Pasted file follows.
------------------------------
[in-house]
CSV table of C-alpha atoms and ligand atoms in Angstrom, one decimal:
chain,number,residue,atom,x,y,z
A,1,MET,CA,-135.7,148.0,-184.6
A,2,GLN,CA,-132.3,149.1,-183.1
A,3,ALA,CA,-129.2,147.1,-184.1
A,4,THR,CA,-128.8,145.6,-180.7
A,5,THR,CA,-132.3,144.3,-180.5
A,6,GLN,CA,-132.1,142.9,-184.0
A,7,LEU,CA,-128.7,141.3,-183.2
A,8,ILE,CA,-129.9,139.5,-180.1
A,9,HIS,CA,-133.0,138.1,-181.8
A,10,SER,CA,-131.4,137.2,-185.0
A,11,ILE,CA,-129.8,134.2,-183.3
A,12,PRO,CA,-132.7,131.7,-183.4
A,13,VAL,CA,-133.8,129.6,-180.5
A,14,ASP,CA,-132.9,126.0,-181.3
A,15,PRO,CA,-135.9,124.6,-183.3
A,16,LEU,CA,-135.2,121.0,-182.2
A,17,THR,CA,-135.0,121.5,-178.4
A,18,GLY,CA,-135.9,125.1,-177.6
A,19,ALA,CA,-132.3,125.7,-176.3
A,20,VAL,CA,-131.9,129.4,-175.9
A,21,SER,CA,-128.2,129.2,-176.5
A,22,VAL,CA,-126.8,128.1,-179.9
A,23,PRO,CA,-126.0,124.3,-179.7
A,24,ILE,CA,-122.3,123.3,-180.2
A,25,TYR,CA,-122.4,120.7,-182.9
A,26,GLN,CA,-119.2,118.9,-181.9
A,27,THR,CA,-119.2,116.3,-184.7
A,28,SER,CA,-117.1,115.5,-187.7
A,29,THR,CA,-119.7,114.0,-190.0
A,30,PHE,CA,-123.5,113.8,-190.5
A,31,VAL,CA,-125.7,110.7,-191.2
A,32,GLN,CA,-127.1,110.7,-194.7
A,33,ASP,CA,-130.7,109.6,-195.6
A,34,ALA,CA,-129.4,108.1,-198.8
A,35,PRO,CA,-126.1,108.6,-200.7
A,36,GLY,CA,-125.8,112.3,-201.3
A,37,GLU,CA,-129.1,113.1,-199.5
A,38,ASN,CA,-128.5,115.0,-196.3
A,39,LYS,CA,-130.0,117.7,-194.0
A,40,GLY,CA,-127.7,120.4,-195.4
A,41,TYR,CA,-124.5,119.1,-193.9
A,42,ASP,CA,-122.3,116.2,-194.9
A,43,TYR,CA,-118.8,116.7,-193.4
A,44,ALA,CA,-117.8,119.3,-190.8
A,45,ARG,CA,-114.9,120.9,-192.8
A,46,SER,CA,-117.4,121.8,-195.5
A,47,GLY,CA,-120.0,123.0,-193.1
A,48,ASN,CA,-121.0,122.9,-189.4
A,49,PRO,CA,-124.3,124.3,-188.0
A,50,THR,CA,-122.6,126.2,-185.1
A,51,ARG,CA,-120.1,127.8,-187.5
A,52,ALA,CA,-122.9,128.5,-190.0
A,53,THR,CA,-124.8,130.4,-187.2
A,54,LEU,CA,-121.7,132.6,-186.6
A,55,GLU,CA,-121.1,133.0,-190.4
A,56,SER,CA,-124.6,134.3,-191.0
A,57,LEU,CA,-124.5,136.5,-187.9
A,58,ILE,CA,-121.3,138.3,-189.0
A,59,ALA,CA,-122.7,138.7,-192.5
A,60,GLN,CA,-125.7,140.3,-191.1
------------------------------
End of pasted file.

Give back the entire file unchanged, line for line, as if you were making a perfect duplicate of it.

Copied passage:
[in-house]
CSV table of C-alpha atoms and ligand atoms in Angstrom, one decimal:
chain,number,residue,atom,x,y,z
A,1,MET,CA,-135.7,148.0,-184.6
A,2,GLN,CA,-132.3,149.1,-183.1
A,3,ALA,CA,-129.2,147.1,-184.1
A,4,THR,CA,-128.8,145.6,-180.7
A,5,THR,CA,-132.3,144.3,-180.5
A,6,GLN,CA,-132.1,142.9,-184.0
A,7,LEU,CA,-128.7,141.3,-183.2
A,8,ILE,CA,-129.9,139.5,-180.1
A,9,HIS,CA,-133.0,138.1,-181.8
A,10,SER,CA,-131.4,137.2,-185.0
A,11,ILE,CA,-129.8,134.2,-183.3
A,12,PRO,CA,-132.7,131.7,-183.4
A,13,VAL,CA,-133.8,129.6,-180.5
A,14,ASP,CA,-132.9,126.0,-181.3
A,15,PRO,CA,-135.9,124.6,-183.3
A,16,LEU,CA,-135.2,121.0,-182.2
A,17,THR,CA,-135.0,121.5,-178.4
A,18,GLY,CA,-135.9,125.1,-177.6
A,19,ALA,CA,-132.3,125.7,-176.3
A,20,VAL,CA,-131.9,129.4,-175.9
A,21,SER,CA,-128.2,129.2,-176.5
A,22,VAL,CA,-126.8,128.1,-179.9
A,23,PRO,CA,-126.0,124.3,-179.7
A,24,ILE,CA,-122.3,123.3,-180.2
A,25,TYR,CA,-122.4,120.7,-182.9
A,26,GLN,CA,-119.2,118.9,-181.9
A,27,THR,CA,-119.2,116.3,-184.7
A,28,SER,CA,-117.1,115.5,-187.7
A,29,THR,CA,-119.7,114.0,-190.0
A,30,PHE,CA,-123.5,113.8,-190.5
A,31,VAL,CA,-125.7,110.7,-191.2
A,32,GLN,CA,-127.1,110.7,-194.7
A,33,ASP,CA,-130.7,109.6,-195.6
A,34,ALA,CA,-129.4,108.1,-198.8
A,35,PRO,CA,-126.1,108.6,-200.7
A,36,GLY,CA,-125.8,112.3,-201.3
A,37,GLU,CA,-129.1,113.1,-199.5
A,38,ASN,CA,-128.5,115.0,-196.3
A,39,LYS,CA,-130.0,117.7,-194.0
A,40,GLY,CA,-127.7,120.4,-195.4
A,41,TYR,CA,-124.5,119.1,-193.9
A,42,ASP,CA,-122.3,116.2,-194.9
A,43,TYR,CA,-118.8,116.7,-193.4
A,44,ALA,CA,-117.8,119.3,-190.8
A,45,ARG,CA,-114.9,120.9,-192.8
A,46,SER,CA,-117.4,121.8,-195.5
A,47,GLY,CA,-120.0,123.0,-193.1
A,48,ASN,CA,-121.0,122.9,-189.4
A,49,PRO,CA,-124.3,124.3,-188.0
A,50,THR,CA,-122.6,126.2,-185.1
A,51,ARG,CA,-120.1,127.8,-187.5
A,52,ALA,CA,-122.9,128.5,-190.0
A,53,THR,CA,-124.8,130.4,-187.2
A,54,LEU,CA,-121.7,132.6,-186.6
A,55,GLU,CA,-121.1,133.0,-190.4
A,56,SER,CA,-124.6,134.3,-191.0
A,57,LEU,CA,-124.5,136.5,-187.9
A,58,ILE,CA,-121.3,138.3,-189.0
A,59,ALA,CA,-122.7,138.7,-192.5
A,60,GLN,CA,-125.7,140.3,-191.1